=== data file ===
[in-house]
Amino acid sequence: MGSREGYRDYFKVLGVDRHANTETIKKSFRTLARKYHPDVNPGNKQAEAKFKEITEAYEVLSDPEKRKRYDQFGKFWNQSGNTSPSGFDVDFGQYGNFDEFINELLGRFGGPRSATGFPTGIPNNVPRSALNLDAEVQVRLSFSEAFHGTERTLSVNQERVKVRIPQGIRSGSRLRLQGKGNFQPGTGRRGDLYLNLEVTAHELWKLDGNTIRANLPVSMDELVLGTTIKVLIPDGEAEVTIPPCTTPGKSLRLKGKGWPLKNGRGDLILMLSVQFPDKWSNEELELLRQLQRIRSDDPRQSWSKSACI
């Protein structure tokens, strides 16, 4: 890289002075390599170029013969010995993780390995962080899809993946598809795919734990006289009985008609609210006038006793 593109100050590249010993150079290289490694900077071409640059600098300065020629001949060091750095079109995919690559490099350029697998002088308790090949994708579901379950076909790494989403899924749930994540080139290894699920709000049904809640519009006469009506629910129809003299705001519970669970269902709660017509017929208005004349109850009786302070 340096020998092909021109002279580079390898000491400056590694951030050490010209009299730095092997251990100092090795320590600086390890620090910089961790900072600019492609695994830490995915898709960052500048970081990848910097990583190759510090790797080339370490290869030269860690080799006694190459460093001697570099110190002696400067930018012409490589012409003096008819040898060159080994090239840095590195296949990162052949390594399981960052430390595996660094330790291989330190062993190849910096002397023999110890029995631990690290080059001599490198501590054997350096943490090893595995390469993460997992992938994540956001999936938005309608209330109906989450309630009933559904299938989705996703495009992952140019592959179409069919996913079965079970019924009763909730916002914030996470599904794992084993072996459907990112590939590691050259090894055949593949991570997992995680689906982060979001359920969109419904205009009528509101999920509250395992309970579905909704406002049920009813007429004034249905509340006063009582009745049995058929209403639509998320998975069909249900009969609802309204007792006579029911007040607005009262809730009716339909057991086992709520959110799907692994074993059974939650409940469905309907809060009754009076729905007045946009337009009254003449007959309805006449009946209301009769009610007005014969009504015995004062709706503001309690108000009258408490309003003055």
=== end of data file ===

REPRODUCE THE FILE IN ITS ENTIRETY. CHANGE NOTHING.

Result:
[in-house]
Amino acid sequence: MGSREGYRDYFKVLGVDRHANTETIKKSFRTLARKYHPDVNPGNKQAEAKFKEITEAYEVLSDPEKRKRYDQFGKFWNQSGNTSPSGFDVDFGQYGNFDEFINELLGRFGGPRSATGFPTGIPNNVPRSALNLDAEVQVRLSFSEAFHGTERTLSVNQERVKVRIPQGIRSGSRLRLQGKGNFQPGTGRRGDLYLNLEVTAHELWKLDGNTIRANLPVSMDELVLGTTIKVLIPDGEAEVTIPPCTTPGKSLRLKGKGWPLKNGRGDLILMLSVQFPDKWSNEELELLRQLQRIRSDDPRQSWSKSACI
């Protein structure tokens, strides 16, 4: 890289002075390599170029013969010995993780390995962080899809993946598809795919734990006289009985008609609210006038006793 593109100050590249010993150079290289490694900077071409640059600098300065020629001949060091750095079109995919690559490099350029697998002088308790090949994708579901379950076909790494989403899924749930994540080139290894699920709000049904809640519009006469009506629910129809003299705001519970669970269902709660017509017929208005004349109850009786302070 340096020998092909021109002279580079390898000491400056590694951030050490010209009299730095092997251990100092090795320590600086390890620090910089961790900072600019492609695994830490995915898709960052500048970081990848910097990583190759510090790797080339370490290869030269860690080799006694190459460093001697570099110190002696400067930018012409490589012409003096008819040898060159080994090239840095590195296949990162052949390594399981960052430390595996660094330790291989330190062993190849910096002397023999110890029995631990690290080059001599490198501590054997350096943490090893595995390469993460997992992938994540956001999936938005309608209330109906989450309630009933559904299938989705996703495009992952140019592959179409069919996913079965079970019924009763909730916002914030996470599904794992084993072996459907990112590939590691050259090894055949593949991570997992995680689906982060979001359920969109419904205009009528509101999920509250395992309970579905909704406002049920009813007429004034249905509340006063009582009745049995058929209403639509998320998975069909249900009969609802309204007792006579029911007040607005009262809730009716339909057991086992709520959110799907692994074993059974939650409940469905309907809060009754009076729905007045946009337009009254003449007959309805006449009946209301009769009610007005014969009504015995004062709706503001309690108000009258408490309003003055």